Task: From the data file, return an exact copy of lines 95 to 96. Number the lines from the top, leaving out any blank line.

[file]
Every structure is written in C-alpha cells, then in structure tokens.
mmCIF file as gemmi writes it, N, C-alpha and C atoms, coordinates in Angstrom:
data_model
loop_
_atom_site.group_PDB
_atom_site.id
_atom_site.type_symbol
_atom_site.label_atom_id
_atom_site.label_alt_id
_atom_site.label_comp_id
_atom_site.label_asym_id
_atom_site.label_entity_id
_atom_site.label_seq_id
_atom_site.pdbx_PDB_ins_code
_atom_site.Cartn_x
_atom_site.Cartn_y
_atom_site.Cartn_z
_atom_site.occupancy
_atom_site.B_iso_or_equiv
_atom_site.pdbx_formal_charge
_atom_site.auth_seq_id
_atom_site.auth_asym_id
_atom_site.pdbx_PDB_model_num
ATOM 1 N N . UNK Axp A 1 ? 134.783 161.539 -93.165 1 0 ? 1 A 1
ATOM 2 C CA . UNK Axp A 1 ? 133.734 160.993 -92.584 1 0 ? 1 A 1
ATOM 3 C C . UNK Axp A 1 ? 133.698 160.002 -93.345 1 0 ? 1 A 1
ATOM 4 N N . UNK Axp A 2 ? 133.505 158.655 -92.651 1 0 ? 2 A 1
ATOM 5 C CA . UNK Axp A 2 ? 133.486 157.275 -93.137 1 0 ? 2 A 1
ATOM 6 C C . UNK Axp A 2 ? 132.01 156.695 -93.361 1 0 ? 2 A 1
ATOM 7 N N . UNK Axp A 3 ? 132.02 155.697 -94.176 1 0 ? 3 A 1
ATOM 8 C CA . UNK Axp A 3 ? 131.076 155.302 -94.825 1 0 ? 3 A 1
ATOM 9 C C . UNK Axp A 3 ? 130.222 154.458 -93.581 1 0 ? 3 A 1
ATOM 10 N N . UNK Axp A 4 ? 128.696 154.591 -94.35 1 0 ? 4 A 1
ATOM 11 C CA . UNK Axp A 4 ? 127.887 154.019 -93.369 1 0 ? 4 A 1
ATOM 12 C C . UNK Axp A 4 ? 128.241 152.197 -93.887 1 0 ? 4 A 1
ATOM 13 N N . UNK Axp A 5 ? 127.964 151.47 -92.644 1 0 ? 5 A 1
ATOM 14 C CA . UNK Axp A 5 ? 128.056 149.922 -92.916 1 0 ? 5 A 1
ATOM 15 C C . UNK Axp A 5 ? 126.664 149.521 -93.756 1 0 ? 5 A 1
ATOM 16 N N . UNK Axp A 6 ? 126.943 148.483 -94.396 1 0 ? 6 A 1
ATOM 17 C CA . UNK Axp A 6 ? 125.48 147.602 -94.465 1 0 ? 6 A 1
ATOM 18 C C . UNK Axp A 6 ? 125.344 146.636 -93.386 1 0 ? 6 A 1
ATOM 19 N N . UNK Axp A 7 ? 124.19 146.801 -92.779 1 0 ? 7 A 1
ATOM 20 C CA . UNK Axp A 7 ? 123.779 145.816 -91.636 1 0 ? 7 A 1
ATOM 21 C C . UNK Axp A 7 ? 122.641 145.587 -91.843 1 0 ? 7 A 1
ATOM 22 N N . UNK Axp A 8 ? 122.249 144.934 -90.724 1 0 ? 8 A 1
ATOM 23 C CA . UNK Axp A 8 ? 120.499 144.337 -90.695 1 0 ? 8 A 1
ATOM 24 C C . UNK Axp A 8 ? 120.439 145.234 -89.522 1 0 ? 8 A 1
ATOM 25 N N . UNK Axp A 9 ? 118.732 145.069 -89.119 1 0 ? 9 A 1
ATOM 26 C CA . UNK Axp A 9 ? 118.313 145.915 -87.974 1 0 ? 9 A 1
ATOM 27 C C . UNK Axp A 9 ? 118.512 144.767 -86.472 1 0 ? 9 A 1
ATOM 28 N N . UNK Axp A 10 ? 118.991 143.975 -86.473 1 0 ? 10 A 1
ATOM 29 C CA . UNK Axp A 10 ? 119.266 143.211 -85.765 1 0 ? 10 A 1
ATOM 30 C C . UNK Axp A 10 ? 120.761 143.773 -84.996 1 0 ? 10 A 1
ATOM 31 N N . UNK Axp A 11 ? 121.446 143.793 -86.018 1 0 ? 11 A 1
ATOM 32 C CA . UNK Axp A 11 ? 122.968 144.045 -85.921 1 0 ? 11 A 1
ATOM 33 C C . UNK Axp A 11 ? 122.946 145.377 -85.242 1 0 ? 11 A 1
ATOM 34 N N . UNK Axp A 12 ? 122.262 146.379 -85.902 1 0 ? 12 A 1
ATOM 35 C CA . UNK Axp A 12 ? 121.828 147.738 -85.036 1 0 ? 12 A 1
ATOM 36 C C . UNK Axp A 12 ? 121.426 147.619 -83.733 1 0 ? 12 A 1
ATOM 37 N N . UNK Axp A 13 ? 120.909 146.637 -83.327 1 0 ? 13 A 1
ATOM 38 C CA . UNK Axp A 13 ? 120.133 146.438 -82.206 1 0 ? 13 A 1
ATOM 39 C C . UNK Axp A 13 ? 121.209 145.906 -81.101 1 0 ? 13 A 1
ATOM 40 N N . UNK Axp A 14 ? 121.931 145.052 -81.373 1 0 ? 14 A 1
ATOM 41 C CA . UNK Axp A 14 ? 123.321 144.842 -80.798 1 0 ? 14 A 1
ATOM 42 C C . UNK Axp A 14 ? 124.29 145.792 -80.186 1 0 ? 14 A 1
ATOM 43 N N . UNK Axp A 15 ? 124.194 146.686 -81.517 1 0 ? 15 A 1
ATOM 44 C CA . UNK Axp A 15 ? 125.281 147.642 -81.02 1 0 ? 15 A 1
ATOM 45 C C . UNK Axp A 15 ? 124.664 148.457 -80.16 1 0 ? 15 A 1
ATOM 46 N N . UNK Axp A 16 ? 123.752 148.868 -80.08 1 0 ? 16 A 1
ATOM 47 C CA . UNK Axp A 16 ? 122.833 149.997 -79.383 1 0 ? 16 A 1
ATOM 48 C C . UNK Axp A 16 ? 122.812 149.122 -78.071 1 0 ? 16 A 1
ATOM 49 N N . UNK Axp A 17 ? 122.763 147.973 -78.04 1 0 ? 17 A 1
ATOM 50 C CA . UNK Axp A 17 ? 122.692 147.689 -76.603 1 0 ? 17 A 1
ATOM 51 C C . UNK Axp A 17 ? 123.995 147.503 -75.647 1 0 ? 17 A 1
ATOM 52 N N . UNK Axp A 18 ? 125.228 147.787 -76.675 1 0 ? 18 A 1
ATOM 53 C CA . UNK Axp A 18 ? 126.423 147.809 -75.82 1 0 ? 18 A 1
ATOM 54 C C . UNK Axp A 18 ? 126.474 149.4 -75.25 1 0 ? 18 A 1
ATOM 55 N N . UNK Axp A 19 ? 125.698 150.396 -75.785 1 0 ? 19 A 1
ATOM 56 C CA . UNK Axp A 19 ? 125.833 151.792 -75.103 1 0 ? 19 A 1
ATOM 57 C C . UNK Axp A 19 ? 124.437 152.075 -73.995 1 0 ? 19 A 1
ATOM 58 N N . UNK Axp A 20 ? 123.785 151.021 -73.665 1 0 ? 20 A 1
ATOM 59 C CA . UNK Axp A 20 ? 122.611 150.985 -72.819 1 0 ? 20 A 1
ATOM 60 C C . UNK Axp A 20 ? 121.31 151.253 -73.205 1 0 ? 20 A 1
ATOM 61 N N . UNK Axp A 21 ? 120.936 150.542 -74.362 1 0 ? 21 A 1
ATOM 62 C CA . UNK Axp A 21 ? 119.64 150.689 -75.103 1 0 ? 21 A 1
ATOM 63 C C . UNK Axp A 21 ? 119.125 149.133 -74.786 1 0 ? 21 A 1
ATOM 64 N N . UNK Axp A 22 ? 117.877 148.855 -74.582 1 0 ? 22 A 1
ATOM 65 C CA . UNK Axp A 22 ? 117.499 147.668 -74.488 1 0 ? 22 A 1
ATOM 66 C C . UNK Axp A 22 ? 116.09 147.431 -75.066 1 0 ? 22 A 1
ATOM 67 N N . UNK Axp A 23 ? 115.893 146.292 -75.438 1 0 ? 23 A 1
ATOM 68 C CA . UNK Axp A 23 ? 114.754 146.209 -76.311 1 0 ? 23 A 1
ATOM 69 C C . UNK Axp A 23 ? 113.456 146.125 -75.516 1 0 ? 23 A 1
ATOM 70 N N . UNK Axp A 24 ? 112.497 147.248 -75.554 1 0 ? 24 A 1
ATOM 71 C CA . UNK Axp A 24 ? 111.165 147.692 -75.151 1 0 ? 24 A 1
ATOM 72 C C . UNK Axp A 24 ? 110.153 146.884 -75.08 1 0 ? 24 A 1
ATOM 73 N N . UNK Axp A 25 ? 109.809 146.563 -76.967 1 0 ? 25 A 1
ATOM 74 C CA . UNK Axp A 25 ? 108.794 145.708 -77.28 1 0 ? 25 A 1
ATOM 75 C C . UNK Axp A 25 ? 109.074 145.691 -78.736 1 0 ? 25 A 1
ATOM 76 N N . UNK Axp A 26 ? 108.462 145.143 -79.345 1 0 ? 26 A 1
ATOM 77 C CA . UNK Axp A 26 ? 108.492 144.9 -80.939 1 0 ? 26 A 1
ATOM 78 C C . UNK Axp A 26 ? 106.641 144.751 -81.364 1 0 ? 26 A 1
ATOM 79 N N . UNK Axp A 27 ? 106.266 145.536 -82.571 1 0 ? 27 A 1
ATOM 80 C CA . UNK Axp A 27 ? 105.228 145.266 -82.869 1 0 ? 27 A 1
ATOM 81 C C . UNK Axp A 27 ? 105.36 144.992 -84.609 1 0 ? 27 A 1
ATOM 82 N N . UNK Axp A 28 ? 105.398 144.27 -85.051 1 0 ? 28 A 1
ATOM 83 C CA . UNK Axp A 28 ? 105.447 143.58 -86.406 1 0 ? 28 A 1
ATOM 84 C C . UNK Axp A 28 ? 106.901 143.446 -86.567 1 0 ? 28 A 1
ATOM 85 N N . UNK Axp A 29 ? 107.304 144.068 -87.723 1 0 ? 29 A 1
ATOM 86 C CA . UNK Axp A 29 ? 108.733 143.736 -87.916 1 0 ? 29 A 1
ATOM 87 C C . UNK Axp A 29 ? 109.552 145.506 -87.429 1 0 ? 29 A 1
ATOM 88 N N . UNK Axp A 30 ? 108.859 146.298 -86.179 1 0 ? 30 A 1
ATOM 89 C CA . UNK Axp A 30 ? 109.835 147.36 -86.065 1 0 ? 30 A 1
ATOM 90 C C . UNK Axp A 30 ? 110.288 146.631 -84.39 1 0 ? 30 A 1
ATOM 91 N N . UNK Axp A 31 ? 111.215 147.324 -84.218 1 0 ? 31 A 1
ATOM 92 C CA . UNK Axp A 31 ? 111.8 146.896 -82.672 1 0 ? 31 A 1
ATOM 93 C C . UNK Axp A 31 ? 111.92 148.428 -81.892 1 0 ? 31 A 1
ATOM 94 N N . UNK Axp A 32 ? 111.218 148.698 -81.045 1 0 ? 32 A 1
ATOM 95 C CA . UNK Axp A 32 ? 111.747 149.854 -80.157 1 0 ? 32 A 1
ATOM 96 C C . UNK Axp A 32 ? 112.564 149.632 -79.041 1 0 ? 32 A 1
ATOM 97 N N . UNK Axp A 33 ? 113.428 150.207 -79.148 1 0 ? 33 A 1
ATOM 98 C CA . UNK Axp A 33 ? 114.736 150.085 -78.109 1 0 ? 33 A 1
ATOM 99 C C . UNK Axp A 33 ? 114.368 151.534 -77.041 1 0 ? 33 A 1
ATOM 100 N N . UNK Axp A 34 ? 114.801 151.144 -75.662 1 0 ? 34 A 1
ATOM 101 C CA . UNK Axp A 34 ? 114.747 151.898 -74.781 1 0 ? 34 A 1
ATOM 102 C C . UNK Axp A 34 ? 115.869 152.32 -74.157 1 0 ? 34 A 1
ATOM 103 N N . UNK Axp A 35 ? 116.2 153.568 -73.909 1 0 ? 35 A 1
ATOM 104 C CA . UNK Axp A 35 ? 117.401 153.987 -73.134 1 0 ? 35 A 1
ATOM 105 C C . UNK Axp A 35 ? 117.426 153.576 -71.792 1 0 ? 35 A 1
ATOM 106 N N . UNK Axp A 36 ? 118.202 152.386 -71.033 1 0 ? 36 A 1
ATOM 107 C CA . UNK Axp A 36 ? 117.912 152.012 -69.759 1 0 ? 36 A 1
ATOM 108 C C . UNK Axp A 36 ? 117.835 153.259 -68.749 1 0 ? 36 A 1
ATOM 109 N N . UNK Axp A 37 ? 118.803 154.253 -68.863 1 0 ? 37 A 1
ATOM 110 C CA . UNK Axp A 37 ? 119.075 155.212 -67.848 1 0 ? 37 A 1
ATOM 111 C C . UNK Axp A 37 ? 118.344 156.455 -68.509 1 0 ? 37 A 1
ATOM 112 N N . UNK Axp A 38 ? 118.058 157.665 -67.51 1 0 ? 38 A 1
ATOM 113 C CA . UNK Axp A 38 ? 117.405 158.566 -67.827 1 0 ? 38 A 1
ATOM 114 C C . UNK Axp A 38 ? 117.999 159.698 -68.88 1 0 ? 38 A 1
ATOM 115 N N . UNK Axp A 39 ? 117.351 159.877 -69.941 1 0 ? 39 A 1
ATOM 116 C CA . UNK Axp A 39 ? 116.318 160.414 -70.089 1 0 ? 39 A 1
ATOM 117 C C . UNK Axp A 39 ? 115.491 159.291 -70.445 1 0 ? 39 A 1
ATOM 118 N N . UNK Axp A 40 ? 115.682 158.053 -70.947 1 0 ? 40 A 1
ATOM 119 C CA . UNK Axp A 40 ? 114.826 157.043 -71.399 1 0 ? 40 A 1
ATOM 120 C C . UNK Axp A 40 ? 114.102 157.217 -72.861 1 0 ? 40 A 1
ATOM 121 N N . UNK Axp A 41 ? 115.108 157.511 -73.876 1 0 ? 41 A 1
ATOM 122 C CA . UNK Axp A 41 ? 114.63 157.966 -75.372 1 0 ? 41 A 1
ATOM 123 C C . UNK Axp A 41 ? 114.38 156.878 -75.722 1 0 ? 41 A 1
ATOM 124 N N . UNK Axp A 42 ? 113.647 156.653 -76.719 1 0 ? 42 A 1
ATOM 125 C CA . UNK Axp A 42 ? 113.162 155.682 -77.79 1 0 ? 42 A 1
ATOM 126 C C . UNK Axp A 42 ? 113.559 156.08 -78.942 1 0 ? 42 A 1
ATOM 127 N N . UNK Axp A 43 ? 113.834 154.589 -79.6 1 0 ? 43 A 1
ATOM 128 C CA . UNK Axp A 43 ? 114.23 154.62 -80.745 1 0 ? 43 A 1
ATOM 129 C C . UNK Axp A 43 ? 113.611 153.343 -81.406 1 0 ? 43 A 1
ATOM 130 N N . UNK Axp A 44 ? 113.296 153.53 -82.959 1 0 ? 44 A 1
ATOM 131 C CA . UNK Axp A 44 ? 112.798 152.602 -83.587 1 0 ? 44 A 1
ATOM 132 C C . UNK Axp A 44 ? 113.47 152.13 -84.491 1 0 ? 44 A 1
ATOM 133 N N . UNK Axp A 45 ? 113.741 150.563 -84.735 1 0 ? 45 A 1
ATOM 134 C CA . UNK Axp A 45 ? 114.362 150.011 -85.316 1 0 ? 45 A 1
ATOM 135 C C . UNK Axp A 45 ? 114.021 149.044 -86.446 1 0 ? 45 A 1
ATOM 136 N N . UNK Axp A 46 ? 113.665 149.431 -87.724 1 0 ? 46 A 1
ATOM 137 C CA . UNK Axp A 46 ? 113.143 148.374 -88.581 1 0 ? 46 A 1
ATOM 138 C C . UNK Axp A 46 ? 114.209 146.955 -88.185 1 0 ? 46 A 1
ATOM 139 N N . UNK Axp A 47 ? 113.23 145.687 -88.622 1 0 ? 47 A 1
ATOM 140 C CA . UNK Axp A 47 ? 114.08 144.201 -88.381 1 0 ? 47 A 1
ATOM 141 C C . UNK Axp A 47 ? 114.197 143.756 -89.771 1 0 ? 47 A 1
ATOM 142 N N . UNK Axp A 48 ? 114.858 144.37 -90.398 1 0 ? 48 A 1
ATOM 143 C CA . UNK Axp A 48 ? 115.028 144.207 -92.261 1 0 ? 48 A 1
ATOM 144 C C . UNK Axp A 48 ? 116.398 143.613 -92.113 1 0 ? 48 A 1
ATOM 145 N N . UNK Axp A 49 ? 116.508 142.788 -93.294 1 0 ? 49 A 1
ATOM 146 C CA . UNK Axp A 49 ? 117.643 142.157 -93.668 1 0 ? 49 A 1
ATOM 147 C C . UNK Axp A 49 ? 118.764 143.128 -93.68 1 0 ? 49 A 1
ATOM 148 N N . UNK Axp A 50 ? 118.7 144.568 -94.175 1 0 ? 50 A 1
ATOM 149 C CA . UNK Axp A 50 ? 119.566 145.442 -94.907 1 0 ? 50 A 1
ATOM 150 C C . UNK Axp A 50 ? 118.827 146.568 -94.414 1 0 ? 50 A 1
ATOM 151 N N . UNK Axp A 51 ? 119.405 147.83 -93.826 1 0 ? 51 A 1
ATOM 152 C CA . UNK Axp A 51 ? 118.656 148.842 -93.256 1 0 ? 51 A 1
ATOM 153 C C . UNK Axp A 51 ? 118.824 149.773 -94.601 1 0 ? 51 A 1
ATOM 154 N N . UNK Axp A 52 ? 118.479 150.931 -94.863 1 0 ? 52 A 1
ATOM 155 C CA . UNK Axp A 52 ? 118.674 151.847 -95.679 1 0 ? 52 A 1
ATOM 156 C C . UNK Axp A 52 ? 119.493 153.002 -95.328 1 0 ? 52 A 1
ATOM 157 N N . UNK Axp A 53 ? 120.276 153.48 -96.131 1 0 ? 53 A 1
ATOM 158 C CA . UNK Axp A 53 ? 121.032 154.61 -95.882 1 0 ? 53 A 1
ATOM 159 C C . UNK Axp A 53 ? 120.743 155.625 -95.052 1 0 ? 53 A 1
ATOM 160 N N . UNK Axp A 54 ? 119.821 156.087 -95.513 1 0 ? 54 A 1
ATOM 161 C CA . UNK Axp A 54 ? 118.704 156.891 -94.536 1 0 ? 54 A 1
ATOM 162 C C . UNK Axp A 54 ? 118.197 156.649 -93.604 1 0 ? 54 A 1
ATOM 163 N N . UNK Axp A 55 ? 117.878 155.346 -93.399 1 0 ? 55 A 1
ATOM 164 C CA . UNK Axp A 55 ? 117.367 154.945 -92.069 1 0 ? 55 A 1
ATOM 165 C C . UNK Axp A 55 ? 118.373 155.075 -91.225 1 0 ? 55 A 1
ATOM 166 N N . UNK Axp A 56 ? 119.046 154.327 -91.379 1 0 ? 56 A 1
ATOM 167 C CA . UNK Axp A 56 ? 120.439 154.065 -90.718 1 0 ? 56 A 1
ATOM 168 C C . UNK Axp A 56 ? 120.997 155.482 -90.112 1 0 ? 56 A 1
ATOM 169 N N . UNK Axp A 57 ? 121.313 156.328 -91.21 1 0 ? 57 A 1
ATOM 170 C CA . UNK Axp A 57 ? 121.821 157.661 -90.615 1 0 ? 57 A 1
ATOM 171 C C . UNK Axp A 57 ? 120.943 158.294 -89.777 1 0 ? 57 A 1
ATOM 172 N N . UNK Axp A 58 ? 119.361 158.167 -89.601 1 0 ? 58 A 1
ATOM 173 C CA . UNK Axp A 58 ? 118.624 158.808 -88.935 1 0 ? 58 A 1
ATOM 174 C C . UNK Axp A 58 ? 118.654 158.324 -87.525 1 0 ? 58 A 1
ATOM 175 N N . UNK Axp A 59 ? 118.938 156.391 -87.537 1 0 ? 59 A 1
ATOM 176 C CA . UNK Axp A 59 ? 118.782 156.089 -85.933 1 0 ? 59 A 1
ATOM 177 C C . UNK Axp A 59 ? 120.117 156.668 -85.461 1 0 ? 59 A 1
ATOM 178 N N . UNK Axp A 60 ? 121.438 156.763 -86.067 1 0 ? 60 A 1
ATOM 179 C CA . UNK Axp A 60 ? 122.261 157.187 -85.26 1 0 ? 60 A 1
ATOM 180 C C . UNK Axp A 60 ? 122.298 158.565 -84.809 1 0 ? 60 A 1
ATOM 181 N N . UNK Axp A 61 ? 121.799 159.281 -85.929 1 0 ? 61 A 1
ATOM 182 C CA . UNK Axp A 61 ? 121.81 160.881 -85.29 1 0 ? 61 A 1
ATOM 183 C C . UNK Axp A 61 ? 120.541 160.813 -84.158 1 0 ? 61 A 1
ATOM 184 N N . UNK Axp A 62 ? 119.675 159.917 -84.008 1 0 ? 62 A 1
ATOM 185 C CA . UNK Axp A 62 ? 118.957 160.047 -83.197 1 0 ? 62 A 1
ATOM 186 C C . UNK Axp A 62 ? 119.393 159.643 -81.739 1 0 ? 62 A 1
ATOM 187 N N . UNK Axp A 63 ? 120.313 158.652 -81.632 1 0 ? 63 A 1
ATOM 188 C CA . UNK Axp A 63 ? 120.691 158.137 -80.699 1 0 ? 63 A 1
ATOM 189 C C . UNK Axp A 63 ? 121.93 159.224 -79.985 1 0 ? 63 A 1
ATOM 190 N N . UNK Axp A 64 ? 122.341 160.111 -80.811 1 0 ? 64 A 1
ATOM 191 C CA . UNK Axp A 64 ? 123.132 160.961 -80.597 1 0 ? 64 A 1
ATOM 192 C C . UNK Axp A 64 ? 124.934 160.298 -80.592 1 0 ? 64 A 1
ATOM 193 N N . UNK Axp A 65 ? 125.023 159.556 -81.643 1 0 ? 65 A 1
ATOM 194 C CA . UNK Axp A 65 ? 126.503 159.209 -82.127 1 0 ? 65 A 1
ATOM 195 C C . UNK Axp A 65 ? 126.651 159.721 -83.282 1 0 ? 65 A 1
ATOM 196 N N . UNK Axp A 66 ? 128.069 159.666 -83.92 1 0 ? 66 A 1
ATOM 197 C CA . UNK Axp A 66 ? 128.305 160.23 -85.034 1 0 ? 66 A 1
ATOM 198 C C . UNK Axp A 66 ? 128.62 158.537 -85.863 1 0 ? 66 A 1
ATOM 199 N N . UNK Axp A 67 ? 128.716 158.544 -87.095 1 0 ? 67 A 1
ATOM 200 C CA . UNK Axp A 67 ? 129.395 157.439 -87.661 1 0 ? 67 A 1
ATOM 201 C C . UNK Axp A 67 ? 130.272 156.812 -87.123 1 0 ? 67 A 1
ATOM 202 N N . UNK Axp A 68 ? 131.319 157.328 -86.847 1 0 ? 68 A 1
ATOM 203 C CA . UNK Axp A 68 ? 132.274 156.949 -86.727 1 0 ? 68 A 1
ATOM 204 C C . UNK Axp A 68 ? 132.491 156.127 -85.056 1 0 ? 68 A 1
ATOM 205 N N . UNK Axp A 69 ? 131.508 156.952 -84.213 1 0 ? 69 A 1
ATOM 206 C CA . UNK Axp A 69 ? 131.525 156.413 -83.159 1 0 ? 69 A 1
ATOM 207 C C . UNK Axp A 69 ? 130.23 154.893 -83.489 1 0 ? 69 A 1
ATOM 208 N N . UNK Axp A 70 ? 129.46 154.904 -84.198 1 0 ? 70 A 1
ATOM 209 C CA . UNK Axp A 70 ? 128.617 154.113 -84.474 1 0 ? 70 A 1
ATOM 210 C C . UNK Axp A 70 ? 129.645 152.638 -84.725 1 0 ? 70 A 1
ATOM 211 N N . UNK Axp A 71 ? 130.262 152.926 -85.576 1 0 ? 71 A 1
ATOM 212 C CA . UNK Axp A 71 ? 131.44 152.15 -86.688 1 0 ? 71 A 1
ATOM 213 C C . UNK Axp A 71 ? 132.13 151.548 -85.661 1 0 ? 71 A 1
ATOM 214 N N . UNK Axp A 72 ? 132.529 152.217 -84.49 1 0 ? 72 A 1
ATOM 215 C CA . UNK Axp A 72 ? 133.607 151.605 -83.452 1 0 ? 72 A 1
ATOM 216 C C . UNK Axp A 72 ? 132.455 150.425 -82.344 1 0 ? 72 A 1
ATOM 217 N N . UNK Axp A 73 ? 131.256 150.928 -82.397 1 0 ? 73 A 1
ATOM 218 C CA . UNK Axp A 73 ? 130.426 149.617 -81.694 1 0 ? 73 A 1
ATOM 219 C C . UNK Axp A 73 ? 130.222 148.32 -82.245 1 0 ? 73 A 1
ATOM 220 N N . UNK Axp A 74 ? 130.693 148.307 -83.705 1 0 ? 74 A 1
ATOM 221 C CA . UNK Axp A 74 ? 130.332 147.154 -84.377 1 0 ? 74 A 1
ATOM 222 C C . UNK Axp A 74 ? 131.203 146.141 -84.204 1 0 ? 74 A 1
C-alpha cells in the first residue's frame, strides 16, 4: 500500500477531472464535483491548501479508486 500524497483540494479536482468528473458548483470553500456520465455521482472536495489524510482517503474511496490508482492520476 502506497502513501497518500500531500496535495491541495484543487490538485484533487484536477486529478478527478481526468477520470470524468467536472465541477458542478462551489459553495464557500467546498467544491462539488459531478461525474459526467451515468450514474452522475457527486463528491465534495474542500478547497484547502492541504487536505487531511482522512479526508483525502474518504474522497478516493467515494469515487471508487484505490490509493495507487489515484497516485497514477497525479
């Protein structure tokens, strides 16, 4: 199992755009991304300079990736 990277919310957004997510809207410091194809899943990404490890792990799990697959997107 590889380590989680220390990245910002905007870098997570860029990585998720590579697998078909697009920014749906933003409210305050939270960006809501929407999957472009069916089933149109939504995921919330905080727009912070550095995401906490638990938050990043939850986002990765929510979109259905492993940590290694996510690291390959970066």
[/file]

ATOM 72 C C . UNK Axp A 24 ? 110.153 146.884 -75.08 1 0 ? 24 A 1
ATOM 73 N N . UNK Axp A 25 ? 109.809 146.563 -76.967 1 0 ? 25 A 1